It looks like the Cold is not quite so cold. Although you’d never call relations between the US and Russia warm, they’ve certainly improved since the collapse of the Soviet Union. But distrust is still alive and well, as the Russians have shown by their recent purchase of twenty Triumph Adler typewriters. These have been given to agents of the Kremlin’s Federal Guard Service, which oversees the most sensitive government communications in order to prevent hacking or data mining malware.

Reasons for Using Typewriters

It may seem antiquated, but using typewriters is inspired. For one, a typed letter that is hand delivered cannot be hacked or mined or be infected by exposing malware. Even the best hacker can’t open an envelope from a computer terminal. Another advantage is that no two typewriters, like gun barrels and fingerprints, leave the same marks. Experts can always tell which typewriter produced a specific note. These typewriters are only being used for the most sensitive data and communications in the Kremlin, so any lag minimal.

Basis for Typewriter Paranoia

You can thank Mark Snowden for this sudden decay of relations between the Kremlin and the US. Basically, this intelligent young man that worked for both the NSA and CIA left the US after revealing to a London newspaper how extensive US surveillance was and especially how deep NSA data mining went. The effect of this information had a greater effect overseas than in the US, with many of our allies condemning us.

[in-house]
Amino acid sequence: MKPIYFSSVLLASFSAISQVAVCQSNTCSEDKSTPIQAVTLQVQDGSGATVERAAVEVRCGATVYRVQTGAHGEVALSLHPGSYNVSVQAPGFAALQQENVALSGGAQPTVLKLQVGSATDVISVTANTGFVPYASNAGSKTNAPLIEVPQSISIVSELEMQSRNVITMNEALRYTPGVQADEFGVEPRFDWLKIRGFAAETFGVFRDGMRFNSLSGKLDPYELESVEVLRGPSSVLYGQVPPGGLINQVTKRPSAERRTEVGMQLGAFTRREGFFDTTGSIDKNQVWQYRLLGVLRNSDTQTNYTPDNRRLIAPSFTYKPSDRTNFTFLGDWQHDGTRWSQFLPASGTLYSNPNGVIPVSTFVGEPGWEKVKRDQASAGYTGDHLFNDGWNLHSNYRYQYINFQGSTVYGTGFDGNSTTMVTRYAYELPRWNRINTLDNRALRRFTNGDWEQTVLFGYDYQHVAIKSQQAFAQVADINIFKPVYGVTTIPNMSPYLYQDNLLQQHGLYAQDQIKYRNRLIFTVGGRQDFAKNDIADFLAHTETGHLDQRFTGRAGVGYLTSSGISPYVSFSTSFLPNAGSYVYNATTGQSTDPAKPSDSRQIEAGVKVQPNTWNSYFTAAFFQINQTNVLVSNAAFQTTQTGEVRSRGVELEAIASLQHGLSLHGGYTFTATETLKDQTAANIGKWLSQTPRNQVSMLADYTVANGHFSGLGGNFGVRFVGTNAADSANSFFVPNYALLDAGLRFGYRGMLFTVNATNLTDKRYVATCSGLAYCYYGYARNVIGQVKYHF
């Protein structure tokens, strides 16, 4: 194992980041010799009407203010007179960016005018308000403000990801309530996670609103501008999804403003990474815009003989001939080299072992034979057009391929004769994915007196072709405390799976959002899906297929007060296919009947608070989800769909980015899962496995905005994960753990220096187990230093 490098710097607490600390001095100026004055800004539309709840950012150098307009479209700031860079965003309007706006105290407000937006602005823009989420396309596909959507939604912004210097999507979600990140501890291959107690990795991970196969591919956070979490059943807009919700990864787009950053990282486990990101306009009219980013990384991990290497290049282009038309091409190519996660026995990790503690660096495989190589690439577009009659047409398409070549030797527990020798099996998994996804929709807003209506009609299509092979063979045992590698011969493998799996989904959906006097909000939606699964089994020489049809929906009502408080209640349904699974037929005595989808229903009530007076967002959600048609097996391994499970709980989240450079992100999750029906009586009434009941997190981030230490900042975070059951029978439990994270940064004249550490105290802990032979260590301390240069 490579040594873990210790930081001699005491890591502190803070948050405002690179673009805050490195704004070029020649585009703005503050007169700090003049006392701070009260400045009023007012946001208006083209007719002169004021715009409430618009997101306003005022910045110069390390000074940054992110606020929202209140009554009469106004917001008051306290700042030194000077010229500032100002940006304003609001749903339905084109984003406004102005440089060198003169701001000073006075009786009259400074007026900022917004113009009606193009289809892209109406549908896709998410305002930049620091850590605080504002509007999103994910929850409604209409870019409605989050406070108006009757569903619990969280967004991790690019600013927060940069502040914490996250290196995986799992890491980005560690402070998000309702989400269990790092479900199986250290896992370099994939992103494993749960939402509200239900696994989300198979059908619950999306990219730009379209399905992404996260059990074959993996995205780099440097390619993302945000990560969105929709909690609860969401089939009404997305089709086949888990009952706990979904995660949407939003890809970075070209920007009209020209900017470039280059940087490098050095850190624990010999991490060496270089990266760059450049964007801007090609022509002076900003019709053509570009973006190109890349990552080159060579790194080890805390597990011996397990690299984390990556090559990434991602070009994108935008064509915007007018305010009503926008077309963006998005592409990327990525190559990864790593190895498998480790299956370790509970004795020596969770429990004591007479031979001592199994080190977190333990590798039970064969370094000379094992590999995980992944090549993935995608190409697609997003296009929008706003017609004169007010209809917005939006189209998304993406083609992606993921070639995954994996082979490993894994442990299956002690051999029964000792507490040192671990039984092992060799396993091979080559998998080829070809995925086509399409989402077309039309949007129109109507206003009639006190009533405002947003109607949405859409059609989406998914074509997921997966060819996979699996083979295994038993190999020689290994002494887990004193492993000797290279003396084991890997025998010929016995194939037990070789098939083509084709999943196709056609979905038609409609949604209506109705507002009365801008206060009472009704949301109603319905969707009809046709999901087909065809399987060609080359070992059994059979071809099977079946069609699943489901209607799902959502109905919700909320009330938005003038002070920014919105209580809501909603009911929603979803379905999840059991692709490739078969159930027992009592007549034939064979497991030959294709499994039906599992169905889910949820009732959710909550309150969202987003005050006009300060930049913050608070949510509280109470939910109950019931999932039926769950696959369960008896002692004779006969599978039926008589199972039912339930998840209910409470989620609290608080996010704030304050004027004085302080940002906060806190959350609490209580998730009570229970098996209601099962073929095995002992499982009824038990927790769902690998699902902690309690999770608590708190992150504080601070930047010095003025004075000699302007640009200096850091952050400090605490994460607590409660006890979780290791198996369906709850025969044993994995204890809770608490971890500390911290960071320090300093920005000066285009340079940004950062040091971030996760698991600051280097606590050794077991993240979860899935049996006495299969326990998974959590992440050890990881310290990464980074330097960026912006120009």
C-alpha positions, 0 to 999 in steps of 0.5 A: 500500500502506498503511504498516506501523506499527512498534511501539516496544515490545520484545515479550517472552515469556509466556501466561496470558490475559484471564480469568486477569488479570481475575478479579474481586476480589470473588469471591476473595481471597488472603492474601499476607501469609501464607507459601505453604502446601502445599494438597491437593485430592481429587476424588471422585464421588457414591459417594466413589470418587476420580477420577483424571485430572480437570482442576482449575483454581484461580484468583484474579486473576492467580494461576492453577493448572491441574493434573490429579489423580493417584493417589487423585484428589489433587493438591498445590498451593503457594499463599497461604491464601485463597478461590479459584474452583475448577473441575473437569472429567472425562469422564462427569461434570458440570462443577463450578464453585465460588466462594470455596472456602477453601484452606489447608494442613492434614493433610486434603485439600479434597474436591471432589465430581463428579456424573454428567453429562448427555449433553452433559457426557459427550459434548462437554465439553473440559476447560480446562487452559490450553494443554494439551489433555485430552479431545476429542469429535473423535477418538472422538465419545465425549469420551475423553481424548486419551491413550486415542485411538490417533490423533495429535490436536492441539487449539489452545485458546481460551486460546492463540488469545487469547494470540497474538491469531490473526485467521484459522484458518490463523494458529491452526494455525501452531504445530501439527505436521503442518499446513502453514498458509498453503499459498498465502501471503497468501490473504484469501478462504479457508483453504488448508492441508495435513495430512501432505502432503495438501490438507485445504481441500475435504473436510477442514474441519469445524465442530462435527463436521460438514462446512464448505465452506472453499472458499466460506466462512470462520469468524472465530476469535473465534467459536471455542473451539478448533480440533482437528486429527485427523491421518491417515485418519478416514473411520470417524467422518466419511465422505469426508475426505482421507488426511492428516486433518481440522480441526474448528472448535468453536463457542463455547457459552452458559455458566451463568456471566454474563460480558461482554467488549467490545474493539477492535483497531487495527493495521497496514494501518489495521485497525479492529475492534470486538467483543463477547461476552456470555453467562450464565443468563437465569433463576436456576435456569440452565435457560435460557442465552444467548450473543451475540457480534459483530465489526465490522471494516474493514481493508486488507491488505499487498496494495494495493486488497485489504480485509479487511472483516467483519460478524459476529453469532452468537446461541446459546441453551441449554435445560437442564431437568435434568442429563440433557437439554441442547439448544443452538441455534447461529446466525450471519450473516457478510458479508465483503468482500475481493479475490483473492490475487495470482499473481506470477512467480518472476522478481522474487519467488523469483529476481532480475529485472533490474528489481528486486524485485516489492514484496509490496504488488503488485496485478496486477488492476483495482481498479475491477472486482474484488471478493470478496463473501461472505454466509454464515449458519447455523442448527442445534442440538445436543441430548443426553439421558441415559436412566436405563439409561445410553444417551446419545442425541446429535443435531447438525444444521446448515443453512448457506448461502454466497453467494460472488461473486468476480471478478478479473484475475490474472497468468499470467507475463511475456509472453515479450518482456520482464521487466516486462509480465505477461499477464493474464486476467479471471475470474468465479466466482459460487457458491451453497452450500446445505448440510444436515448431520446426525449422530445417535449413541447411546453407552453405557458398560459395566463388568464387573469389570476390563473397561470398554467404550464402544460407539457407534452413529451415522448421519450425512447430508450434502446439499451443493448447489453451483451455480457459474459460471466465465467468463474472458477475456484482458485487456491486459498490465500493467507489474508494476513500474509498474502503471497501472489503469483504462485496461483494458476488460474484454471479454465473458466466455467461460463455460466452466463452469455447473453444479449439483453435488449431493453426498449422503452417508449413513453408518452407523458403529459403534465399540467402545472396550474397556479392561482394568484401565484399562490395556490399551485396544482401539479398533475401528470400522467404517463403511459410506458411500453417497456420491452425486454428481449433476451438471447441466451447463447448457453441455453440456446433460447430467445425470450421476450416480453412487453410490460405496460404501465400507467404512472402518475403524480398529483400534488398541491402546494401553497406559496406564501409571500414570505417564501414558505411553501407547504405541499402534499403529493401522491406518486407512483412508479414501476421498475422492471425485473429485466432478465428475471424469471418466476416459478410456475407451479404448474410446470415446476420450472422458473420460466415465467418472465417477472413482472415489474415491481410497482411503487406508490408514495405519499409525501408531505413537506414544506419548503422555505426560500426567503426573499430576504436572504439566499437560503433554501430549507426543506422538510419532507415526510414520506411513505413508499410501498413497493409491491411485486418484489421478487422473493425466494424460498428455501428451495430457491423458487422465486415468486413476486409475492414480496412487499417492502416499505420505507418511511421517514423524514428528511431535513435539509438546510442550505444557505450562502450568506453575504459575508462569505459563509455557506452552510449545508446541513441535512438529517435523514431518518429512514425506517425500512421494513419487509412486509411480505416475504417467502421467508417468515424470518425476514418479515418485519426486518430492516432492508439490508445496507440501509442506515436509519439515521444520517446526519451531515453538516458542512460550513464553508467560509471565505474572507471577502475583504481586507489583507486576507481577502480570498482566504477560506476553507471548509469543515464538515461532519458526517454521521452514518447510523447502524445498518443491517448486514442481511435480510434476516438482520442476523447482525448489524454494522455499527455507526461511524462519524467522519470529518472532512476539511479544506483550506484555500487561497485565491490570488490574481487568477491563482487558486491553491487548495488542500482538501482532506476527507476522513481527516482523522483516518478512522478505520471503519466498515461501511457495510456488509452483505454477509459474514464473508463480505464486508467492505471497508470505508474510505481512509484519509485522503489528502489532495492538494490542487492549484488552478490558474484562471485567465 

A month later, another NSA scandal erupted when the government ordered Verizon to hand over ALL records of U.S. phone calls. That would have created a wave of criticism, but the topper was the NSA forbidding Verizon from discussing the court order— the NSA told Verizon to hand over all records and don’t say anything about it. Not exactly the land of free, home of the brave, is it?

NSA and the Kremlin: Arch Enemies?

Even young Americans know of the rivalry between the US and Russia. They just need to watch virtually ANY James Bond film.

But the dark history between these agencies goes beyond entertaining cloak and dagger.  Many citizens believe the CIA and NSA are interchangeable organizations, but the difference is vast. The CIA focuses on “human” aspects of intelligence gathering, typically foreign agents. The NSA, a much larger organization, relies on signal interception for intelligence. Internet security and monitoring in the US is the jurisdiction of the NSA.

The height of the NSA’s monitoring of Soviet influence came in the 1960s, when the US had warehoused more recordings of Soviet transmissions than it could process. The NSA also exceeded at determining location so of enemy agencies, especially during the Korean and Vietnam Wars.  For decades, the activities of the NSA remained fairly clandestine, with a brief starring role in the Nixon impeachment. Only lately has the NSA taken center stage, a position the agency does not enjoy.